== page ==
been filled with lipids, which cement the cells
together into a continuous membrane.
Final Epithelial Layer
Closest to the surface of the epidermis, the stratum
corneum has a somewhat looser appearance.
Cells are constantly shed from this part of the
This layer makes up three fourths of the epidermal
The protection of the body by the epidermis is due
to the functional features of the stratum corneum.
Dermis or corium
The dermis, or corium, consists of dense fibrous
connective tissue with numerous collagenous
and elastic fibers. The dermis is much thicker
than the epidermis. In thick skin, dermal
papillae create a very irregular border between
epidermis and dermis. Blood vessels, nervous
tissue, some muscle tissue, certain glands, hair
and nails are found in the dermis. Nerve
endings allow us to sense pain, temperature,
pressure, and touch.
Red and Yellow, Black and White…
The red and yellow hues of the skin are due to
hemoglobin in the red blood cells, which pass
through the capillaries beneath the epidermis, and
carotene (yellowish pigment), which accumulates
in fat cells found in the dermis and hypodermis
(subcutaneous layer beneath dermis).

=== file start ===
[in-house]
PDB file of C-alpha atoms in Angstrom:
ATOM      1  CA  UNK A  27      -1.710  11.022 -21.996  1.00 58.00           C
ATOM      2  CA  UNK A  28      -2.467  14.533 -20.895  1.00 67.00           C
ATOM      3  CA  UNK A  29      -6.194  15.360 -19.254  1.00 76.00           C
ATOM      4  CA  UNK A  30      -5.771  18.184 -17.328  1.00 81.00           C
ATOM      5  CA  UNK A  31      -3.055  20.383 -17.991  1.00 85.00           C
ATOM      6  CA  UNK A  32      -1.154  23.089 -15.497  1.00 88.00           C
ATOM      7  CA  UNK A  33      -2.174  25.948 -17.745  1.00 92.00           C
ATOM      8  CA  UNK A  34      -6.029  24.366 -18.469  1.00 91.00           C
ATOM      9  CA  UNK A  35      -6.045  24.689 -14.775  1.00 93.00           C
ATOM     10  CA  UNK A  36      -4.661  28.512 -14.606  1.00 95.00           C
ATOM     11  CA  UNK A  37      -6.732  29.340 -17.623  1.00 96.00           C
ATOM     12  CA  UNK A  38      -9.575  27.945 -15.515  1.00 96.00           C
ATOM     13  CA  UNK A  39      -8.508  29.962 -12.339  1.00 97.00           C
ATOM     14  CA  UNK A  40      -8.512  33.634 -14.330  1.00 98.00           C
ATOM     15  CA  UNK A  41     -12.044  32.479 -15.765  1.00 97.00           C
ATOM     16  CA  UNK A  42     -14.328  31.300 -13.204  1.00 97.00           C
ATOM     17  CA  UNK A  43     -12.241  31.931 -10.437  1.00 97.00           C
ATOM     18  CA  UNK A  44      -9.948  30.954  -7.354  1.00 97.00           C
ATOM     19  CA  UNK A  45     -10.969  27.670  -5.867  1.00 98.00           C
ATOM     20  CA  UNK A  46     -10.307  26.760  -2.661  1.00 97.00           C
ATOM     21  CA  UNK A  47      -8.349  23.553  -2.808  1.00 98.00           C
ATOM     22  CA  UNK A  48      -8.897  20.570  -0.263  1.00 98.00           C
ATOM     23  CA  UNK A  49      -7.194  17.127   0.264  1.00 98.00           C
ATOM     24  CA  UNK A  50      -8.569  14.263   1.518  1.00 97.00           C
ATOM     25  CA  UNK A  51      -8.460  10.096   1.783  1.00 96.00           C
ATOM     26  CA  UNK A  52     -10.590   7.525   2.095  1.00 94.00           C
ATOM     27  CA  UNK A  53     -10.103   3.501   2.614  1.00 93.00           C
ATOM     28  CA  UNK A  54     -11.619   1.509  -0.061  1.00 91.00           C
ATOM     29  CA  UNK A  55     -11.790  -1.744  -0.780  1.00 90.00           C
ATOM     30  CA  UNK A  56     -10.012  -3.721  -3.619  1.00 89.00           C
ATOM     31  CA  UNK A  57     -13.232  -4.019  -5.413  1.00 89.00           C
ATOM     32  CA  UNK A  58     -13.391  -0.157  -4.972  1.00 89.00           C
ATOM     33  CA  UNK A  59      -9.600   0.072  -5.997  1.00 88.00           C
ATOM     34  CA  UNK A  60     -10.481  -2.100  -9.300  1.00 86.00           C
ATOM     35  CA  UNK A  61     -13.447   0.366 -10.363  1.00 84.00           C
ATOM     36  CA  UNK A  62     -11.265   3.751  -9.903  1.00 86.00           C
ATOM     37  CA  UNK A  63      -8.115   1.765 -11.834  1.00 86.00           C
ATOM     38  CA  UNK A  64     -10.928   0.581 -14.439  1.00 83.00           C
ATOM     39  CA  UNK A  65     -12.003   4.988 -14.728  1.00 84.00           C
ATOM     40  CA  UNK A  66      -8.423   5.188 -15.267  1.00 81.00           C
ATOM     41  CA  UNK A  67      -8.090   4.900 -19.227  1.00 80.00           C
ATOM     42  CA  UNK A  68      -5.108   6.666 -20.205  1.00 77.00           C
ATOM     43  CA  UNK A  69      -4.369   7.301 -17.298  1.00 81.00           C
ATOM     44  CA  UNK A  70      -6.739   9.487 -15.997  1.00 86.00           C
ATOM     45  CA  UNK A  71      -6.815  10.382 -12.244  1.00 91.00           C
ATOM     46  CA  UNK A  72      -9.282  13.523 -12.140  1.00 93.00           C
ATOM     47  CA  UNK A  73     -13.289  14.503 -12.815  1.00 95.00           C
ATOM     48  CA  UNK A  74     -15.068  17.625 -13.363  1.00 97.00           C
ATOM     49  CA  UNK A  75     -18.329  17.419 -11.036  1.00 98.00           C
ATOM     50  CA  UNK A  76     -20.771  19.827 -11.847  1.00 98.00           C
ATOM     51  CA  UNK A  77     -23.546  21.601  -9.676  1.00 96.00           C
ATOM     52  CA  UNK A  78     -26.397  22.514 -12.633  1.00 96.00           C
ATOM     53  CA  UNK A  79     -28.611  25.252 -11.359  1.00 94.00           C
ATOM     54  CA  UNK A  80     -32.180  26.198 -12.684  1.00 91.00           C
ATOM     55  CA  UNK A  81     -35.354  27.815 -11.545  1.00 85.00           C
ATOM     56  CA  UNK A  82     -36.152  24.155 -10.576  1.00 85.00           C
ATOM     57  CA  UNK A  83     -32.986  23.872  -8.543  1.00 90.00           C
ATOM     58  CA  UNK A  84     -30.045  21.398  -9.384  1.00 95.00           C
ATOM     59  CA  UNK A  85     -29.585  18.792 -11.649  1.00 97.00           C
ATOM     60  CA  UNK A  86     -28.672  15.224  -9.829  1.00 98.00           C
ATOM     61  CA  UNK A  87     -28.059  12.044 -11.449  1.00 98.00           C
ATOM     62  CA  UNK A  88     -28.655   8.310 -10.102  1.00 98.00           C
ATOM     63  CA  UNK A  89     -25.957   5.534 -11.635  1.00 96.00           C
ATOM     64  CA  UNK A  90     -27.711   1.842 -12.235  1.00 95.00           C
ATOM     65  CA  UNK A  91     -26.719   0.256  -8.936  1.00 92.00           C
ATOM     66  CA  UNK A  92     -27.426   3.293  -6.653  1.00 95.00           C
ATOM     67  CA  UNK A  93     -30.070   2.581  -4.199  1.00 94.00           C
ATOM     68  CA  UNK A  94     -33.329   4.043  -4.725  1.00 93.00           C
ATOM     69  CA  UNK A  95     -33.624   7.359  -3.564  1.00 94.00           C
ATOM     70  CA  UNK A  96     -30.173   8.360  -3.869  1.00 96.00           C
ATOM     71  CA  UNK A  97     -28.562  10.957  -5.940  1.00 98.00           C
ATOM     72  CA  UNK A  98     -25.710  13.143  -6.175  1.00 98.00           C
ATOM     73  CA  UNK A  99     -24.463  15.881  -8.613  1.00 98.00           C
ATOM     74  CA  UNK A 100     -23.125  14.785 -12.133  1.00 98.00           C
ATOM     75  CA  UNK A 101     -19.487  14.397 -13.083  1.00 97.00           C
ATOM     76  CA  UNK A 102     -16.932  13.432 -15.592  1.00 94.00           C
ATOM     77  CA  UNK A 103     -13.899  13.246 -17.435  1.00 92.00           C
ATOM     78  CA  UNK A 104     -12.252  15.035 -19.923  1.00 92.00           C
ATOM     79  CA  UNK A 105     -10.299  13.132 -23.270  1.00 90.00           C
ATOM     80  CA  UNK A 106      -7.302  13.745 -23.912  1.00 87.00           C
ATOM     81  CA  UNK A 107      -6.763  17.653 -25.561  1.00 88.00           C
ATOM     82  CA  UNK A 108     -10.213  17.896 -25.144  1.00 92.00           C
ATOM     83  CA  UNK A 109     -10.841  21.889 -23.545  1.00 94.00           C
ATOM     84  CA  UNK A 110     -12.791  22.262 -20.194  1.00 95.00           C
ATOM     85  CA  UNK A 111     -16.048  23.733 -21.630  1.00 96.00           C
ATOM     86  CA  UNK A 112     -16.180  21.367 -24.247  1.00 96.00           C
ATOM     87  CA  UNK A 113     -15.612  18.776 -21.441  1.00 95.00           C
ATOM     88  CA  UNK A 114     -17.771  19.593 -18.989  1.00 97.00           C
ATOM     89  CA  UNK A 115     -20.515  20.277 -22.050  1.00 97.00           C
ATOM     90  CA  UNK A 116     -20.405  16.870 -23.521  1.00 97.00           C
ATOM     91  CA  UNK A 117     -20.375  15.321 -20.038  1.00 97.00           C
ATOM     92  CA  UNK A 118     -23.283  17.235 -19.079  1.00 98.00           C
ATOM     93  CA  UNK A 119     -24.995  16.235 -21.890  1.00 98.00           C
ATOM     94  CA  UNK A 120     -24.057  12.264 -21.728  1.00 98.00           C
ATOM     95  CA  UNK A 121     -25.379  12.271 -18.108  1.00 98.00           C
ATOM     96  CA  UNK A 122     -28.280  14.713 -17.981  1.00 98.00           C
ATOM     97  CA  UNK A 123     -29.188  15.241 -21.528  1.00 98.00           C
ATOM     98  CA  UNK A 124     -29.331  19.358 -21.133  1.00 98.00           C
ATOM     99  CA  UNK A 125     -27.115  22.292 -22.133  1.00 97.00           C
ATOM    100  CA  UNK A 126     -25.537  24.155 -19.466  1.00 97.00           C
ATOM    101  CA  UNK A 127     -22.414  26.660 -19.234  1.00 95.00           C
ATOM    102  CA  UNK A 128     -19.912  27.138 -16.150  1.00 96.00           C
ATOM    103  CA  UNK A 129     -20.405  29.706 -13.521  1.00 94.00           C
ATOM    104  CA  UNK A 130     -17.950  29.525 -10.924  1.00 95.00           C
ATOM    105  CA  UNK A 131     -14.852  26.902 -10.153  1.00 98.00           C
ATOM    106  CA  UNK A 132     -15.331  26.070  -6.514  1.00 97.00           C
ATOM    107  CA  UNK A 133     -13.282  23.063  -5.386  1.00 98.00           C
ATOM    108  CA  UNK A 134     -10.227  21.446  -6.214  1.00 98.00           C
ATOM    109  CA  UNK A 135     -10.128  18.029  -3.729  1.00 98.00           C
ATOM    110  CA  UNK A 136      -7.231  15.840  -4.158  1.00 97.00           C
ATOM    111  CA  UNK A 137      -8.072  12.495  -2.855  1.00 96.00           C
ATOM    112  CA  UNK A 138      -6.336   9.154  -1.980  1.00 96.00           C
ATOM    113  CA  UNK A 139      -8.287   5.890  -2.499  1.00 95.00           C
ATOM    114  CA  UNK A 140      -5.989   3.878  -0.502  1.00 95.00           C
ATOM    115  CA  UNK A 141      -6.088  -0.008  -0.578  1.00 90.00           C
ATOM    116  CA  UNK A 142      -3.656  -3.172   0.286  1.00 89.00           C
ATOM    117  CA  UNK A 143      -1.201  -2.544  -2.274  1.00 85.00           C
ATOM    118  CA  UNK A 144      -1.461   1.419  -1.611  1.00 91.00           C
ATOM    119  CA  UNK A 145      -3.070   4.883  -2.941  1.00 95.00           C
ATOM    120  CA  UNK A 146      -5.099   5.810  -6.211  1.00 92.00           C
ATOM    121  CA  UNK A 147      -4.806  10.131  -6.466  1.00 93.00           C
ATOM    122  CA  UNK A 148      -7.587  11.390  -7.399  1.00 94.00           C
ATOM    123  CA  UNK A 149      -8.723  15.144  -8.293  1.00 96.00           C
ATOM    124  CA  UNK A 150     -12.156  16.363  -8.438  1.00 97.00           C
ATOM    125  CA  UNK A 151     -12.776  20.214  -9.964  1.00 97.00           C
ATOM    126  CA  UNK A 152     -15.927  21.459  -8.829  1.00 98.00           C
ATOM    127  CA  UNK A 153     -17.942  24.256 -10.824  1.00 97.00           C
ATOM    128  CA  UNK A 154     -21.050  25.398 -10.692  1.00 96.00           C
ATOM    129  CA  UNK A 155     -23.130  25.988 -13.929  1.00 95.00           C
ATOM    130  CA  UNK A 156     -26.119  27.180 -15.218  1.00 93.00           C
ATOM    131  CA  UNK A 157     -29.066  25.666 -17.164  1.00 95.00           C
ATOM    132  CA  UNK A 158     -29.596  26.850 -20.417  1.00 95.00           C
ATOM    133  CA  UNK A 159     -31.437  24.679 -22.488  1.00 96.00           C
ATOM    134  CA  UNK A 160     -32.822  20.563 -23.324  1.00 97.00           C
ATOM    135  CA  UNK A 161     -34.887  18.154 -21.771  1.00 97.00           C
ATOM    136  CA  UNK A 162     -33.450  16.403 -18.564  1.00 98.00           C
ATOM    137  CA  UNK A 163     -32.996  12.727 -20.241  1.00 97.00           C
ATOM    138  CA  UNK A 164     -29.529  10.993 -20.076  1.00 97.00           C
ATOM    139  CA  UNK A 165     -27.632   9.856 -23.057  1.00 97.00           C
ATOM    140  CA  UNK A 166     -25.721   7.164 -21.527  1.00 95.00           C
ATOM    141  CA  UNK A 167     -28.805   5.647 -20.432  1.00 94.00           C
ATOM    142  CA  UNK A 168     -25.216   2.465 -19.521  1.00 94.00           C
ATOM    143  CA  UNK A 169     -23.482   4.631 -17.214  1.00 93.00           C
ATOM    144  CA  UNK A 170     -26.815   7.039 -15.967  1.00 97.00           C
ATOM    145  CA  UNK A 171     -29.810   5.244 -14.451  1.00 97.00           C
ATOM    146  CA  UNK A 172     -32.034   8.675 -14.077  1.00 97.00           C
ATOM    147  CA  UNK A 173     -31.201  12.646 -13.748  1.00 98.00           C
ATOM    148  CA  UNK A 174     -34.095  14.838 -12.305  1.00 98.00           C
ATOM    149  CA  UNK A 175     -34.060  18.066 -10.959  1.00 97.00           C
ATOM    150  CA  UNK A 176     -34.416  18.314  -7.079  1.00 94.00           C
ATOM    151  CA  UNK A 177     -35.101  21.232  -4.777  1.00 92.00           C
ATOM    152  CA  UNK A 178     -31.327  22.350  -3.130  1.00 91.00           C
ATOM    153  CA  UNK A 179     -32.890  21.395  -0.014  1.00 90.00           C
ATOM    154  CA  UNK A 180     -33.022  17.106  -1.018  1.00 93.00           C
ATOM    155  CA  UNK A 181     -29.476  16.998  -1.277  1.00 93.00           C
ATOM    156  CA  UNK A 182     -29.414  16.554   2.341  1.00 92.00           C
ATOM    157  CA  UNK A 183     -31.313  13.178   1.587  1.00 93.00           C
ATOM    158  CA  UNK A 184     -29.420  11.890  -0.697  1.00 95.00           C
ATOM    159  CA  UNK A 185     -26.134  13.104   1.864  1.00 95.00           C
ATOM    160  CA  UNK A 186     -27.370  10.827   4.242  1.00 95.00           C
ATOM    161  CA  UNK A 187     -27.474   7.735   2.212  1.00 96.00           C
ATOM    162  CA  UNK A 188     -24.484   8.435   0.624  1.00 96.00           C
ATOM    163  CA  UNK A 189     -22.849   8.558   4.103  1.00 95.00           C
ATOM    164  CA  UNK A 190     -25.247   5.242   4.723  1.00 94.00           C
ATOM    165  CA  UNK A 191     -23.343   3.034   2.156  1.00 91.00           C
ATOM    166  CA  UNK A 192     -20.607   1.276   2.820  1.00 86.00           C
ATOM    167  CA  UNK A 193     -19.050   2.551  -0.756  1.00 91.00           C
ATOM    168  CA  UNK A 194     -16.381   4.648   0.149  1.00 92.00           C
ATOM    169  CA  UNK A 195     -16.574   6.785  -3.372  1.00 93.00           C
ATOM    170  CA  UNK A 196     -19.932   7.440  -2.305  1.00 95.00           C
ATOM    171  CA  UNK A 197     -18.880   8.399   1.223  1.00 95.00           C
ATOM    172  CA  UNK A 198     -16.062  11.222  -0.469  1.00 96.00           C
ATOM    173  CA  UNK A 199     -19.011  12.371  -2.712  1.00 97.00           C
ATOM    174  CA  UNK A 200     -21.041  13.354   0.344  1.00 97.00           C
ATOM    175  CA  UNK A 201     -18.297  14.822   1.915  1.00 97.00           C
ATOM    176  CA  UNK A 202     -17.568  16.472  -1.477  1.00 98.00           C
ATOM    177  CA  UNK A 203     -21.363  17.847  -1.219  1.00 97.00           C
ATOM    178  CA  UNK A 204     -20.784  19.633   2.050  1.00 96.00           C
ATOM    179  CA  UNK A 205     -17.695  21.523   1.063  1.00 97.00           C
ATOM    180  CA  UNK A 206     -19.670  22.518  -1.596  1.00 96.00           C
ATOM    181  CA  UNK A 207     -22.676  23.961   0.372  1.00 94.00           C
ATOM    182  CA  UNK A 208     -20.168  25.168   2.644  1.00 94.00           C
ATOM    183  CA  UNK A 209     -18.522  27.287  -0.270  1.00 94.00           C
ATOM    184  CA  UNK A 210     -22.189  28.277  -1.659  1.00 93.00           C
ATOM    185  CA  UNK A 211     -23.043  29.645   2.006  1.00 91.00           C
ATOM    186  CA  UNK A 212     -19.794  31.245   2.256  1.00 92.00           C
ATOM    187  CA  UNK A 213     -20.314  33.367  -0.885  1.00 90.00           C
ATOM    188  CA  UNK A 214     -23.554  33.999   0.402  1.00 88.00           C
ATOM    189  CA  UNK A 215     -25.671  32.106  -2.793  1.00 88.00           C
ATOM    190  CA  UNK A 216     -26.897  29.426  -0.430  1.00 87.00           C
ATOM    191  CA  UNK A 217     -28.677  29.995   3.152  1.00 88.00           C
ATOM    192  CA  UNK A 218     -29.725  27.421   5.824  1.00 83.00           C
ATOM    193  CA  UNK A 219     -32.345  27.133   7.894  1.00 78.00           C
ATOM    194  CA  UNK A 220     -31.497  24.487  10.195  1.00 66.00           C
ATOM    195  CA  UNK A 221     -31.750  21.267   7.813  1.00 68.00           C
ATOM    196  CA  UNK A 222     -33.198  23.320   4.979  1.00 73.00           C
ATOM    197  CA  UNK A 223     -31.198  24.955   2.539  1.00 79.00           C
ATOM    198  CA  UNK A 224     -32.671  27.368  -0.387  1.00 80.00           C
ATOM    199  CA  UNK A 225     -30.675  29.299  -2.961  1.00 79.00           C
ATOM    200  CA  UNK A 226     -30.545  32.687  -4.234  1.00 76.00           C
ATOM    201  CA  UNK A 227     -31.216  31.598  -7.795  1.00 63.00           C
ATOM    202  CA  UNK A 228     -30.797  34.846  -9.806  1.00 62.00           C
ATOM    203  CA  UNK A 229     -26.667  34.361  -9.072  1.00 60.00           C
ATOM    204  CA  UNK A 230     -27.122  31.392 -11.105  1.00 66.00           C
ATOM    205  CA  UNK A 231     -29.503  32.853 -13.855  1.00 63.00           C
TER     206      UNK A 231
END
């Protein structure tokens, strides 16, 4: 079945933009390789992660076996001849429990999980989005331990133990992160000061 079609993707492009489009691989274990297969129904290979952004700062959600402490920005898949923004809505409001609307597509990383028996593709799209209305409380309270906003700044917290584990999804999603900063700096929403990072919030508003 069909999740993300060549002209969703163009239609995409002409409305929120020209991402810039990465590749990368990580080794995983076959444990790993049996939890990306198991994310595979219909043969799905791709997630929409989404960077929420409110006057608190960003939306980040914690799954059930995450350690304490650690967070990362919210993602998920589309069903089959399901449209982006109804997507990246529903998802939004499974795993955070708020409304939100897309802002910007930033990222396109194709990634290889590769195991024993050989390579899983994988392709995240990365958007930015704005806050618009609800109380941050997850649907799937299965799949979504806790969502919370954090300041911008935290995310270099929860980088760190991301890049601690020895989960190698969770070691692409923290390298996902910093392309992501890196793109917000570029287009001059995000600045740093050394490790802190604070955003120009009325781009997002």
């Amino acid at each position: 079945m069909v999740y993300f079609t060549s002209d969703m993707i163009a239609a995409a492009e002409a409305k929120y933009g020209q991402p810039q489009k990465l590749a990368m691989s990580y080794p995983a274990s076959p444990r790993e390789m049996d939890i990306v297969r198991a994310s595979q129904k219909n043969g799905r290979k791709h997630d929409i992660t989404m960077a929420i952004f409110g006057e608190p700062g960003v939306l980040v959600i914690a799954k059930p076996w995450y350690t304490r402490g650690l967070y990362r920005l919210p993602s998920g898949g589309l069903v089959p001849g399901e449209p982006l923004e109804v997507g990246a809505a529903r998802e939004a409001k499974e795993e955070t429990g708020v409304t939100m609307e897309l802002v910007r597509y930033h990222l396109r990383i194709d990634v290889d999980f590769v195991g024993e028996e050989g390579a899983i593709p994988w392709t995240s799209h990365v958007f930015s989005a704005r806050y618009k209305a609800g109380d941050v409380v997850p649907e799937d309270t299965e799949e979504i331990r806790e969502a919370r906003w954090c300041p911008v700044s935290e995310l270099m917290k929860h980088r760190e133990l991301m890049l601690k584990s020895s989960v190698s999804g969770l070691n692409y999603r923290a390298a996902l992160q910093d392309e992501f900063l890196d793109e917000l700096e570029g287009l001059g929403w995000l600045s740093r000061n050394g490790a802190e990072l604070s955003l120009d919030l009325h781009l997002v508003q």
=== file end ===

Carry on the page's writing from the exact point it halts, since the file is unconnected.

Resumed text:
The brown in skin color is due to melanin,
which is produced in the skin itself in cells
These cells are located in the epidermis. In the
melanocytes, the melanin is located in
membrane-bound organelles called
melanosomes. Melanocytes can transfer
melanin to keratinocytes - mainly to the basal
Melanin protects the chromosomes of
mitotically active basal cells against light-
Pigmentation is not just under the
control of light. Hormones
produced by the pituitary and the
adrenal glands also affect
Diseases of these two endocrine
organs often result in changes of
pigmentation of the skin.
Albinism – melanocytes completely fail to secrete
melanin. Hair, skin, and iris are white.
Vitiligo – loss of pigment in certain areas of the
skin producing white patches.
Freckles and moles are formed when melanin
becomes concentrated in local areas.
Malignant melanoma – a cancerous change in a
mole that may metastasize (spread) rapidly and is
most difficult to treat. Exposure to sunlight
Other Pigments in Skin